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Why use a spade drill with portable drilling machines?

Posted by Alan Hillier on Nov 1, 2017 9:01:00 AM


    

 spade-drill-with-insert.jpg

Spade drills used for heavy duty hole creation are very different to normal twist drills. They comprise of two parts and deliver several advantages for in-situ machinists and for manufacturers carrying out repeat production runs.

The main advantage is that a spade drill includes a replaceable cutting blade. This is secured in a fluted holder which can be conveniently replaced when it reaches the end of its usable life. There are many other advantages too, but also a few drawbacks to be aware of.

If you use portable drilling machines and want to find out if a spade drill is right for your type of machining projects, we’ve listed the key benefits and a some of the limitations below;

 Advantages of using a spade drill

  • The two-part design allows the use of a wide range of inserts, suitable for drilling many different materials.
  • For a longer tool life, inserts are typically made of powder high speed steel or carbide, combined with various coatings.
  • Replaceable inserts eliminate the need to regrind large drills and can be replaced while the tool holder is still within the machine tool.
  • Reduced tooling costs. One holder will hold several different inserts of different sizes.
  • The tool holder is not carrying out the cutting, so can be made from less expensive steel, helping to keep costs down.
  • Holders are available with taper & straight shanks.
  • To aid the ejection of cutting chips, holders are available with either helical and straight flutes.
  • Inserts include an integral chip-breaker which improves drilling stability, making it possible to drill in one-pass.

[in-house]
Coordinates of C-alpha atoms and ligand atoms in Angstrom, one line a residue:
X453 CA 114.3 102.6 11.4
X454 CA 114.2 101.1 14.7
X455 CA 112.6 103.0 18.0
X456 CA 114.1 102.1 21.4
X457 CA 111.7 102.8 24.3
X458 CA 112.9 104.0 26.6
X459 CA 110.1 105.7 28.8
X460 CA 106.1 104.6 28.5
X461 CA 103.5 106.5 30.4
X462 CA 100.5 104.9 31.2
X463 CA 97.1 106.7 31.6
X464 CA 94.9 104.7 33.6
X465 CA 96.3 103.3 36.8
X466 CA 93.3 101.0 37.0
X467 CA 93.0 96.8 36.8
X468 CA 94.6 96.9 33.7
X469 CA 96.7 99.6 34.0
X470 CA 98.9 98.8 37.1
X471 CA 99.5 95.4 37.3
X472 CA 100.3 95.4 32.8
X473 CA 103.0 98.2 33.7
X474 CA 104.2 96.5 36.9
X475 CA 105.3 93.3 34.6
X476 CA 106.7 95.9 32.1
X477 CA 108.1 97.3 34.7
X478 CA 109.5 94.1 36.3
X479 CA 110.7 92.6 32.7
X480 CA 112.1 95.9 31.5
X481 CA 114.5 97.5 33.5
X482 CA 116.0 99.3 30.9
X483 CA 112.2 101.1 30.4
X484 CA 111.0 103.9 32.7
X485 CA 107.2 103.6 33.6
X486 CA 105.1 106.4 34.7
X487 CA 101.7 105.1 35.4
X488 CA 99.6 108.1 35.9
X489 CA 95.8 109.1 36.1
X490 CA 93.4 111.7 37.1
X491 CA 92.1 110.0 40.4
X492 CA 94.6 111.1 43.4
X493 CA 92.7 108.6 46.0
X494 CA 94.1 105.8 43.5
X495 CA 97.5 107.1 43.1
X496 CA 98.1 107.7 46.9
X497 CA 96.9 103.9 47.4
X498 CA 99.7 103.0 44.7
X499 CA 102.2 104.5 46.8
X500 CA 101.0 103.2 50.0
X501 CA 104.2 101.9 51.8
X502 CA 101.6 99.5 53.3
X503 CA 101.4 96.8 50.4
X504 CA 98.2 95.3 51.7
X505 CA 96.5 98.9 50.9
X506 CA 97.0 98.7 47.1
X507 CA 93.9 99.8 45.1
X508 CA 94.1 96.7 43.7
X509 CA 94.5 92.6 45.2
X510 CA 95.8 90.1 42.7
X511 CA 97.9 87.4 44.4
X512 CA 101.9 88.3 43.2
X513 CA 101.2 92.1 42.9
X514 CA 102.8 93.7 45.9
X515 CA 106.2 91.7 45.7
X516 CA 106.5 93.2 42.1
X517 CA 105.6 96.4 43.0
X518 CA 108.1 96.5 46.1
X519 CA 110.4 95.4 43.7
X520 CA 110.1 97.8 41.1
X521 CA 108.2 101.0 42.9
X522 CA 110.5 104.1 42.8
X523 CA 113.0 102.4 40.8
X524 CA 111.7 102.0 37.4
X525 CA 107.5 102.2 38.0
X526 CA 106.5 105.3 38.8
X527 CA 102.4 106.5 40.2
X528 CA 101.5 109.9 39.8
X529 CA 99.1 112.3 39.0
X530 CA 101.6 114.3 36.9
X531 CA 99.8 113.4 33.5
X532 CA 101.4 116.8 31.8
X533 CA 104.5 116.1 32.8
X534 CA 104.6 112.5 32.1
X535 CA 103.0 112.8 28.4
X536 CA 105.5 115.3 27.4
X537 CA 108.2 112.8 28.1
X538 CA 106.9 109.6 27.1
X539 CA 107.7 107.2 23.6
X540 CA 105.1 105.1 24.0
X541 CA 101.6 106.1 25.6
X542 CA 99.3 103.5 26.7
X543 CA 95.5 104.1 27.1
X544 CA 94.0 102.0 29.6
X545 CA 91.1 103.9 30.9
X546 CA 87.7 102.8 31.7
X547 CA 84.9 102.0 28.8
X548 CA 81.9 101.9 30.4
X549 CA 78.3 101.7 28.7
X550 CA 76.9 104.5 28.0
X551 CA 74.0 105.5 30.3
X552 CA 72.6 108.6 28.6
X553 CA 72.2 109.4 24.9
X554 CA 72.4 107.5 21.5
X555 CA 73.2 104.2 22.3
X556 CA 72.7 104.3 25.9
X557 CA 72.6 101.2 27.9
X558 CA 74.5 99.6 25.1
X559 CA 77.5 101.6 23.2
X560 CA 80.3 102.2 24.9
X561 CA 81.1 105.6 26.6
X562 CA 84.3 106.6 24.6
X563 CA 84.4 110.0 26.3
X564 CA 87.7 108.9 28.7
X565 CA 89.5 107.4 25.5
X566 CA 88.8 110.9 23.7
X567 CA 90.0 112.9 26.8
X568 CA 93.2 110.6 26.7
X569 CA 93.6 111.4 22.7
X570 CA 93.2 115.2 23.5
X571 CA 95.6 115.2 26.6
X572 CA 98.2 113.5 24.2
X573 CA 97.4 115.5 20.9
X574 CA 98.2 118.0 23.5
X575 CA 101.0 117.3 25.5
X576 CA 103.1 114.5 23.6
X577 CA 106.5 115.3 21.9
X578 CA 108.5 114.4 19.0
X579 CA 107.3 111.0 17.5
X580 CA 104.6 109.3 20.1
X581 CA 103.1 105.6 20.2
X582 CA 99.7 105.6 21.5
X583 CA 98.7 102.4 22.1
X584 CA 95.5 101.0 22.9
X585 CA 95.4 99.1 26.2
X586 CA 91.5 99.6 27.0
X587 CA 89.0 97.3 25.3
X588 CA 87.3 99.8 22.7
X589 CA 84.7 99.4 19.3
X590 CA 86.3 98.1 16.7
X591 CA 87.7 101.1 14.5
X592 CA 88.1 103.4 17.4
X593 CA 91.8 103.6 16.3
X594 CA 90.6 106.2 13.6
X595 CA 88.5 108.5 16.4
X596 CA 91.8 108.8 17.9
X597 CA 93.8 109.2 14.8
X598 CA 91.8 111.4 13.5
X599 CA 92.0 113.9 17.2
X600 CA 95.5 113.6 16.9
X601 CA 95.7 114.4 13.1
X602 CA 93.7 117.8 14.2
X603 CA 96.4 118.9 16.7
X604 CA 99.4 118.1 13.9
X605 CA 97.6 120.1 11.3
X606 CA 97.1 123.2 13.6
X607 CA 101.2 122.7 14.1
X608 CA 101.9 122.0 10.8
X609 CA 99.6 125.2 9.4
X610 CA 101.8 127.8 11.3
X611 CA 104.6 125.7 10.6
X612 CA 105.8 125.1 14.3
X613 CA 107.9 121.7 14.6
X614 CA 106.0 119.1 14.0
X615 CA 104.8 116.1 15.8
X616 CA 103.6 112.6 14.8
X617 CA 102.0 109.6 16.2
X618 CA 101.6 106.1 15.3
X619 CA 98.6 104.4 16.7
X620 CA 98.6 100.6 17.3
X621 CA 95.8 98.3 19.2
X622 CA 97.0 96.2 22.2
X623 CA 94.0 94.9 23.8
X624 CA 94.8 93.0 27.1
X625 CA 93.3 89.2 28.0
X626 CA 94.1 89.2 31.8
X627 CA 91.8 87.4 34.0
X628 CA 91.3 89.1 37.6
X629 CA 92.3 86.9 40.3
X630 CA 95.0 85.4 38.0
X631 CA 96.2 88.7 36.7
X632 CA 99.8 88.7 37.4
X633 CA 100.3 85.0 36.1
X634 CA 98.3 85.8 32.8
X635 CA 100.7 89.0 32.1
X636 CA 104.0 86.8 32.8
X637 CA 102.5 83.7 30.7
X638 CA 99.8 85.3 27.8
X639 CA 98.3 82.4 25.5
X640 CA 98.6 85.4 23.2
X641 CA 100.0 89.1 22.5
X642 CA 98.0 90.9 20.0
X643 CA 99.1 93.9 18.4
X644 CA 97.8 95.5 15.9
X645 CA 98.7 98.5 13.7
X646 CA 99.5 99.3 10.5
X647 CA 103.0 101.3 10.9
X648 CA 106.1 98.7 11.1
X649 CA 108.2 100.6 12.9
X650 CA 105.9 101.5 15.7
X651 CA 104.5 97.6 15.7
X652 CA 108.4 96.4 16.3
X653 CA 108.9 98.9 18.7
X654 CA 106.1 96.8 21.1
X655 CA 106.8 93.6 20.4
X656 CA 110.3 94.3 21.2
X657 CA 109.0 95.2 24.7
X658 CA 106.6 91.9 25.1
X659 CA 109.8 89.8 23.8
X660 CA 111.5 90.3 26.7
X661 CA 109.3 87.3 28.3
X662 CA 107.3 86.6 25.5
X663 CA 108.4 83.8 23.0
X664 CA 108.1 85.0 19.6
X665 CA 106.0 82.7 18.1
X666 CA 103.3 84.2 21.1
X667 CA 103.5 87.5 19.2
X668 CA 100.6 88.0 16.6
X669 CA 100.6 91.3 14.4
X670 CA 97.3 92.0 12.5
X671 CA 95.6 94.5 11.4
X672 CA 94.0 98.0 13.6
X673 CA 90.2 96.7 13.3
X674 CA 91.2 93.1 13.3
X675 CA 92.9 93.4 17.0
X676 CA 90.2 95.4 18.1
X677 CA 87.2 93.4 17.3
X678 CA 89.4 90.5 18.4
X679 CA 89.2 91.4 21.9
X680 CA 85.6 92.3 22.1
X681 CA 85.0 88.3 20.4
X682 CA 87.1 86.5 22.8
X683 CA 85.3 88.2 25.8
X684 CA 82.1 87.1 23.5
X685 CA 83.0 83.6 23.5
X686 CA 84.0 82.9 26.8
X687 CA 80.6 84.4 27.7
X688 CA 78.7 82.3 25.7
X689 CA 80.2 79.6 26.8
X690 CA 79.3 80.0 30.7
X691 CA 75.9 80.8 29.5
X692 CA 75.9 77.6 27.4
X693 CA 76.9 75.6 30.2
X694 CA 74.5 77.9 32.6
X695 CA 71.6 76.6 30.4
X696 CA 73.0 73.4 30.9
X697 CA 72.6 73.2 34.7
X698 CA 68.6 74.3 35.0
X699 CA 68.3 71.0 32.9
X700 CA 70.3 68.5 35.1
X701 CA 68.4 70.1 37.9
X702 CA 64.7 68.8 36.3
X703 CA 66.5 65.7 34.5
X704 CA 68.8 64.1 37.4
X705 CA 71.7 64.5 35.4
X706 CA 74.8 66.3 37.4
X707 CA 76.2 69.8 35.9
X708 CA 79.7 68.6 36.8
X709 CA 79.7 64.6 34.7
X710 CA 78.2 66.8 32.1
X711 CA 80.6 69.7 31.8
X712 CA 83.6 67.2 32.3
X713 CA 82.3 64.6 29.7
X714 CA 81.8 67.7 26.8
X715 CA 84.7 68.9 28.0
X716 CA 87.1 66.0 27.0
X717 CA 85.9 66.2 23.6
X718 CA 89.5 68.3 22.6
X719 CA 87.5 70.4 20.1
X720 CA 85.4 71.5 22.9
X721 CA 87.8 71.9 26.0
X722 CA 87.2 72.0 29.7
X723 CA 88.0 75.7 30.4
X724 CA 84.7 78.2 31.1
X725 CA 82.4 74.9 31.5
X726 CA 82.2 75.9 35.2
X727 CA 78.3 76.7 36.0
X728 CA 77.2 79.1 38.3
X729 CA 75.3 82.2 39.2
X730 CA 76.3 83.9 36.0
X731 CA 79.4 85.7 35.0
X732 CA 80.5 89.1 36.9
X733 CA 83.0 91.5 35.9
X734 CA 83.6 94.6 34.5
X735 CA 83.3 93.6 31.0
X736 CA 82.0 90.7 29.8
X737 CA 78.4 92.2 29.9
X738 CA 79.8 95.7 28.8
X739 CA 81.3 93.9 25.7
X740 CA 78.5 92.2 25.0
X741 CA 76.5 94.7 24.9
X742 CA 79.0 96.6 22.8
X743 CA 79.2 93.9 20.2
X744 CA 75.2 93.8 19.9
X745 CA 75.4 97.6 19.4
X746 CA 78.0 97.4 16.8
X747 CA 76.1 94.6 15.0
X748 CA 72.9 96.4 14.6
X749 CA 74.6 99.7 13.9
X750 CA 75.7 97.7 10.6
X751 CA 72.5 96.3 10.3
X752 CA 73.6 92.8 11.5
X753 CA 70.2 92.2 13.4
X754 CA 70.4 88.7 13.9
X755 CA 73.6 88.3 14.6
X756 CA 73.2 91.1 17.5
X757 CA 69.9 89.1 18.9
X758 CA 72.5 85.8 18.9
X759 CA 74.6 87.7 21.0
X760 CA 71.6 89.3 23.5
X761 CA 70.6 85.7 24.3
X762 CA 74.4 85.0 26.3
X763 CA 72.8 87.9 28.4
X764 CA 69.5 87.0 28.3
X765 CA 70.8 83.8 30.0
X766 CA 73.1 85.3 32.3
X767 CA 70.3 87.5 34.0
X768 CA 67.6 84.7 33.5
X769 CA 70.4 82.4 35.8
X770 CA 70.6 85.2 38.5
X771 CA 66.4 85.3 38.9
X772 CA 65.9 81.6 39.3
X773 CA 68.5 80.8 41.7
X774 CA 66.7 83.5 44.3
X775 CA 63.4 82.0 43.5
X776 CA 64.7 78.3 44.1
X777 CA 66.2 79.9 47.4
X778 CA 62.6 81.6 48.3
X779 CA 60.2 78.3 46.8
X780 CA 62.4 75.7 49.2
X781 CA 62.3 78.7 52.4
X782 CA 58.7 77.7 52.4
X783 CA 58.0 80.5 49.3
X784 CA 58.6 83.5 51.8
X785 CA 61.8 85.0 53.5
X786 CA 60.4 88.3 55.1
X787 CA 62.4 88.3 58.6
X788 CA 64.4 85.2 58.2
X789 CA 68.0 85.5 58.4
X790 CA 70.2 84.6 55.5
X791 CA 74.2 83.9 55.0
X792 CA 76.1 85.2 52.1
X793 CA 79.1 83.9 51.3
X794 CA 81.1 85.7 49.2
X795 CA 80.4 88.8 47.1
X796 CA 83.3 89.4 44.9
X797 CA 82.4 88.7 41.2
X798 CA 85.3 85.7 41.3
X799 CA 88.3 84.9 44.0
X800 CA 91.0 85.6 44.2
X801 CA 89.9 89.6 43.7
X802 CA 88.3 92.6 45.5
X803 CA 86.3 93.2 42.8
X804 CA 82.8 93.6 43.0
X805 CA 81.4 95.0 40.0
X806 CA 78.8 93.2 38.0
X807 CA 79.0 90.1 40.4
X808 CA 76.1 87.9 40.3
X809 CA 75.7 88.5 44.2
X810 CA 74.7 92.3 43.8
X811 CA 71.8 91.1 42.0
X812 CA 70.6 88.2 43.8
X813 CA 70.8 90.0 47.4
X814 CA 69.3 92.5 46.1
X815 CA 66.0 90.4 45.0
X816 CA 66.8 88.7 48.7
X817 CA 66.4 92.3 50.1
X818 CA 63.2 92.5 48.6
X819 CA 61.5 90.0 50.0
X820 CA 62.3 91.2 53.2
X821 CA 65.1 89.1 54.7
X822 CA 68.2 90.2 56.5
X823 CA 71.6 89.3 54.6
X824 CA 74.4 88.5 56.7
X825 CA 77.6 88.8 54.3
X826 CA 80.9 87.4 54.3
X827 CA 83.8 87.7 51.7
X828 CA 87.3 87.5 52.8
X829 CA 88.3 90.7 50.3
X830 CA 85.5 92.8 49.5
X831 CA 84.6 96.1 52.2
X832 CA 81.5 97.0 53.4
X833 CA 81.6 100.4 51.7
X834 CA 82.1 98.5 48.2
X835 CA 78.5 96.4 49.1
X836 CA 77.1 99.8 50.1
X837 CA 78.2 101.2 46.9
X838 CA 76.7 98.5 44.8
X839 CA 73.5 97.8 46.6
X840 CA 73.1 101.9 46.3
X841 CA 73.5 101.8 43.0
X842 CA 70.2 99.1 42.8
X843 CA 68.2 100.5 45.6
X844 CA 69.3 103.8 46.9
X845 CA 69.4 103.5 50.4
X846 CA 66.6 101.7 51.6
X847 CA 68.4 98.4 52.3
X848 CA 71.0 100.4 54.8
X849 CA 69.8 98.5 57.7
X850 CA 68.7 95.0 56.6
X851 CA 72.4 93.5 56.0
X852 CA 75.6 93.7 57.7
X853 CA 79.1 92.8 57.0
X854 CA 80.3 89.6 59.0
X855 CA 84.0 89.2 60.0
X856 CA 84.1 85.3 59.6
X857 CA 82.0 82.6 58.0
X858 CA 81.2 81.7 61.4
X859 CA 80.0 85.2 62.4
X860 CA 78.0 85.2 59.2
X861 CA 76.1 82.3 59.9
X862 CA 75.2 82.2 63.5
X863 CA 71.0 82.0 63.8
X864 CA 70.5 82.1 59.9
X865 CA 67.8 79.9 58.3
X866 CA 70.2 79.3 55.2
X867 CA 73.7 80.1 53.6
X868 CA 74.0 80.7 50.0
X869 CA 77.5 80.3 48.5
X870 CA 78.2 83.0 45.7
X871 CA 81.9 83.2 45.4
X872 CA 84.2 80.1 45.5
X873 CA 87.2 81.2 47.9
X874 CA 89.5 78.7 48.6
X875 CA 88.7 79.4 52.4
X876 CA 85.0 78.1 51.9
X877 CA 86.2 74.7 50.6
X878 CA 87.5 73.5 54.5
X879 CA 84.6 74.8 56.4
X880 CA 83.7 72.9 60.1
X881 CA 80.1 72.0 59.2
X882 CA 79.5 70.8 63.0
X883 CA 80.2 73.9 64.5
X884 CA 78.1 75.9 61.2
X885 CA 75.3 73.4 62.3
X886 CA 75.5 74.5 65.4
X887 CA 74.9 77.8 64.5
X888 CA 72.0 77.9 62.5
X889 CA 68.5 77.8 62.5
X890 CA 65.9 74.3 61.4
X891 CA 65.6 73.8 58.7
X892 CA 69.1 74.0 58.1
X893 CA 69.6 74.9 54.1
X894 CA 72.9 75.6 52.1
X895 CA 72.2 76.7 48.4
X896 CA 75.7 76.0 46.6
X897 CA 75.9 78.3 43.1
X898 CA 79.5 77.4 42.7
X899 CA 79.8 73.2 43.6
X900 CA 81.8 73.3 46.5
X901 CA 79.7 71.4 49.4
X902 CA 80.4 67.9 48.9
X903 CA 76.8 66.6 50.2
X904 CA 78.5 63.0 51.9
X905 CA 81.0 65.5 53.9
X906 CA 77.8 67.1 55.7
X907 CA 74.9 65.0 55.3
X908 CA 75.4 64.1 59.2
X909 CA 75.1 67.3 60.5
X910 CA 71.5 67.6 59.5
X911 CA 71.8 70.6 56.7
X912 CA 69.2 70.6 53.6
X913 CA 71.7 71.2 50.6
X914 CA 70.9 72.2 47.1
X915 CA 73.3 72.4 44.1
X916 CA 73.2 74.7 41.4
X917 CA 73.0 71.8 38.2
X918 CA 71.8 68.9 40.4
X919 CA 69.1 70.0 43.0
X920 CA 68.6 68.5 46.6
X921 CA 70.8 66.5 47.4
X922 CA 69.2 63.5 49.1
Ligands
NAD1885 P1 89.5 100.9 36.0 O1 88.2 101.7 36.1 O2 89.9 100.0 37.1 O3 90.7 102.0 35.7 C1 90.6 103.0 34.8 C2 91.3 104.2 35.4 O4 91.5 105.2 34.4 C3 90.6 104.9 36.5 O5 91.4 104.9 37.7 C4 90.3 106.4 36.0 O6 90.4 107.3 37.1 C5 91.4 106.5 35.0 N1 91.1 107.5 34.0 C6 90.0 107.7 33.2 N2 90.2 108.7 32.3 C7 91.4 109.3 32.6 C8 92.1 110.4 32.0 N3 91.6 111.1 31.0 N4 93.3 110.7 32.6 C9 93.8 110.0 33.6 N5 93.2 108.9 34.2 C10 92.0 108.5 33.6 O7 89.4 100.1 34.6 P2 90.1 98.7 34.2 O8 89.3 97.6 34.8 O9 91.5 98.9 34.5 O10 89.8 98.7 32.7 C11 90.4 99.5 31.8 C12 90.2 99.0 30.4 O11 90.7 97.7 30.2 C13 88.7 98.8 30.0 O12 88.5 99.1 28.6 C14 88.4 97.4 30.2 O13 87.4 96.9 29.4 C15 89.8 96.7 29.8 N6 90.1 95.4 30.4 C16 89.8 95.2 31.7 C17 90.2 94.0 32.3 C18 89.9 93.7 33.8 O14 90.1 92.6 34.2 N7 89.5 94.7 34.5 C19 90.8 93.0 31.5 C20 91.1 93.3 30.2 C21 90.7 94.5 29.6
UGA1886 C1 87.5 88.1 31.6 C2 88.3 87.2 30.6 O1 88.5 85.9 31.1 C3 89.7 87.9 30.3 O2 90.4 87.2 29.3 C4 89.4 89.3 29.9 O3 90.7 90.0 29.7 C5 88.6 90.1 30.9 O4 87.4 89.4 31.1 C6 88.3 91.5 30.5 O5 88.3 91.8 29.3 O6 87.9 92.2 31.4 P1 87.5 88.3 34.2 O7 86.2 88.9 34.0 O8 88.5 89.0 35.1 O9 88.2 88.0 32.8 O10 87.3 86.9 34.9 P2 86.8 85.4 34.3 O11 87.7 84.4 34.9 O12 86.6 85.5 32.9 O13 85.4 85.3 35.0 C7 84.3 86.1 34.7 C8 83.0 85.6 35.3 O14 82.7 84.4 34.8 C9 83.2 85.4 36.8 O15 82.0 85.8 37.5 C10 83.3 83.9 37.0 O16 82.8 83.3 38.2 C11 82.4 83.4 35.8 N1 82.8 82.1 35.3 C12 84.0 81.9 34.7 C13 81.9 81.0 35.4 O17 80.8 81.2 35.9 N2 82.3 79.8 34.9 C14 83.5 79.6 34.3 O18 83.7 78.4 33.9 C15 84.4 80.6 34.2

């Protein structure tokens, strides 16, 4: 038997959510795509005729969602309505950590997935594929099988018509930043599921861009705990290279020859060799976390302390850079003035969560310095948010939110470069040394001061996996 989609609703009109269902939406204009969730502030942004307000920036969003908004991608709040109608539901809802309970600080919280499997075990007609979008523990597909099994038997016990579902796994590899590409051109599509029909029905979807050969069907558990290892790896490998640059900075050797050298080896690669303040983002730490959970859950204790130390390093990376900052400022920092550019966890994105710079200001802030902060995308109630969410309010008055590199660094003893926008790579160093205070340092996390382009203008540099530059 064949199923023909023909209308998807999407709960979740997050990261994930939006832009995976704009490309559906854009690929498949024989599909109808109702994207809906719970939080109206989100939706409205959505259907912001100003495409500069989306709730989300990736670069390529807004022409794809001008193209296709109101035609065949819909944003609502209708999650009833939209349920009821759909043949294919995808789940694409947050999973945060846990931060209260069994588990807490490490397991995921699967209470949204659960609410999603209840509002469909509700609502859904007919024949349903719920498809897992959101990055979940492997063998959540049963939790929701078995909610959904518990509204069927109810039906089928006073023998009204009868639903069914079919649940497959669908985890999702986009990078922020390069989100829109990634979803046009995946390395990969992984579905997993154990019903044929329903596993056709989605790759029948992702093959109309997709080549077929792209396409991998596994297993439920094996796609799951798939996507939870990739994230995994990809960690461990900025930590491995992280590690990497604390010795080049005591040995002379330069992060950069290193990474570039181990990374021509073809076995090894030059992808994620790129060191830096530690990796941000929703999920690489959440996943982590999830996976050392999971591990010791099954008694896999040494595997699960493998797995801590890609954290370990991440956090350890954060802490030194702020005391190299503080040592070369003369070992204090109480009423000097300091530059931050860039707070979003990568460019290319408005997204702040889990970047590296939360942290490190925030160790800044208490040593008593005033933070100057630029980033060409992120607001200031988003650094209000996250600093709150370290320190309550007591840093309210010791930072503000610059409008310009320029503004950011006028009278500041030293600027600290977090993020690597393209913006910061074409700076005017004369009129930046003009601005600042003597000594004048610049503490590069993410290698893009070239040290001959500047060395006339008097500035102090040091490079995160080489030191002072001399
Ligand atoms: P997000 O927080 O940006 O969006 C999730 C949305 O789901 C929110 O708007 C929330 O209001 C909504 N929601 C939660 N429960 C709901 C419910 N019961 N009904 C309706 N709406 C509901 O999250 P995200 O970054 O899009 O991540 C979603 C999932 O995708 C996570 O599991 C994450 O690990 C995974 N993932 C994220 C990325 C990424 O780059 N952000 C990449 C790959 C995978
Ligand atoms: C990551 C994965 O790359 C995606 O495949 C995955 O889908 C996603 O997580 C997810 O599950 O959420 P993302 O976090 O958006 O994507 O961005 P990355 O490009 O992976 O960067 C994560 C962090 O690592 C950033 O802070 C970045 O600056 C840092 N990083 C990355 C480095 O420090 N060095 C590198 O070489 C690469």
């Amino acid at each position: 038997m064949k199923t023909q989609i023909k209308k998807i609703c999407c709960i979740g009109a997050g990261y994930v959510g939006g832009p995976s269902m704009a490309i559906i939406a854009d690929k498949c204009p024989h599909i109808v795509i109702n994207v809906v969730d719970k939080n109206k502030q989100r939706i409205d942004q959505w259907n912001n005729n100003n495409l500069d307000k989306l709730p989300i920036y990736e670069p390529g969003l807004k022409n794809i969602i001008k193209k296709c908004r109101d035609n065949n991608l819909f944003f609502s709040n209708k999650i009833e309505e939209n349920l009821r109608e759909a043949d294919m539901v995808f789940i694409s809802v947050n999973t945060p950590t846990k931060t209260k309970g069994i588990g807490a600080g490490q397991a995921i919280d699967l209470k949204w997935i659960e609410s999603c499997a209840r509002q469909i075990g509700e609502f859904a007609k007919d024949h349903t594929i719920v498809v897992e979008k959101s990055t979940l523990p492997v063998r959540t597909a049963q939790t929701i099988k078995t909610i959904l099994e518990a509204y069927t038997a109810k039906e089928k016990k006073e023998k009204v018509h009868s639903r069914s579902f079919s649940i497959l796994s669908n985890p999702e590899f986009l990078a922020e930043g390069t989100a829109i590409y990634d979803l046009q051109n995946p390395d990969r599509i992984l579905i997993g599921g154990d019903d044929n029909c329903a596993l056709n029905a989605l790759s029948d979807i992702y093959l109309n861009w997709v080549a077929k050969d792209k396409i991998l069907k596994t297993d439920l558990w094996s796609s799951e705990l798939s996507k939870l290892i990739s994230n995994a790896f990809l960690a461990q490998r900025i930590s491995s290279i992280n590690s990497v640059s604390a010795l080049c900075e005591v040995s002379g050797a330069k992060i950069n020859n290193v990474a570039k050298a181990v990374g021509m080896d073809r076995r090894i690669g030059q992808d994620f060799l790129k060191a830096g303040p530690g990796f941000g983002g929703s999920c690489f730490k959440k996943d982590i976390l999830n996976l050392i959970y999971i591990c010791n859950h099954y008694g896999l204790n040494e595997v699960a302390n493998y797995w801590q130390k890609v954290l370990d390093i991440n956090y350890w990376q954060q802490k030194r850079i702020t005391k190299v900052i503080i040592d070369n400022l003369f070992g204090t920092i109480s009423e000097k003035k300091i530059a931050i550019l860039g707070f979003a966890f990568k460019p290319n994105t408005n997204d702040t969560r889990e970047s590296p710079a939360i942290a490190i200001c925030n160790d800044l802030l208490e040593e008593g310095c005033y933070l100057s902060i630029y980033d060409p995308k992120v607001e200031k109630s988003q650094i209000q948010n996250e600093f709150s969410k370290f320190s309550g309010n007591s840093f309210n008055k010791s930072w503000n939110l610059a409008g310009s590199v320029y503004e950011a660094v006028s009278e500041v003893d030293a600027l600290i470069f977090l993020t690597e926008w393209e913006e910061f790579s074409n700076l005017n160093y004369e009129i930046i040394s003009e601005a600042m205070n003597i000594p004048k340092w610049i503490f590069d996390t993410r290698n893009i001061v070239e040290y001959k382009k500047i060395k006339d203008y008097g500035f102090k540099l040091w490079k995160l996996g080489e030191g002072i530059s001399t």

• The insert design includes ‘chip breaker grooves’, for directing the small, narrow metal chips out of the hole.
  • Holders are available with the option of ‘through coolant’, delivering it to the cutting edge of the drill through the body of the tool itself.
  • Although recommended cutting speeds are typically 20% lower than twist drills, feed rates can twice as fast.
  • The way in which the tip of the insert is formed allows thinner ‘core drilling’, reducing axial resistance and improving self-centering.
  • The spade drill’s stability makes it possible to drill holes up to 6 diameters with an unpiloted tool.

Disadvantages

  • Despite the advantage of delivering faster feed rates, the surface finish of the hole can suffer because of this.
  • Spade drills are not normally available in small sizes: (Diameters of 0.75” or more).
  • For ad-hoc applications requiring drilling of only one or two holes, a twist drill is likely to be a more an economical option.
  • If coolant is unavailable, a twist drill might be the most reliable choice when drilling difficult holes in hard-to-machine materials.
  • The twist drill’s forgiving nature also can provide added security and piece of mind for applications where a broken tool could damage an expensive part.

Spade drills work best at moderate speeds and with a heavy feed. Feeding too lightly may produce either long stringy chips or chips reduces to almost powder. Chip formation is very important because if heat absorbing ‘c-shaped chips’ aren’t produced there is a danger of smaller chips jamming and packing, which may break either the tool or the workpiece.  Using a drilling machine that is powerful enough to maintain the required feed rate will help to prevent this from happening.

 You can find out about the Mirage range of high torque portable drills here

Download the Mirage Machines Drilling and Tapping Machine Buyers Guide

References: 

George Schneider, Jr. CMfgE, 2002, Cutting Tool Applications.

Karnash Tools: http://www.karnasch.tools/en/spade-drills/

Topics: On-site machining, drilling

   

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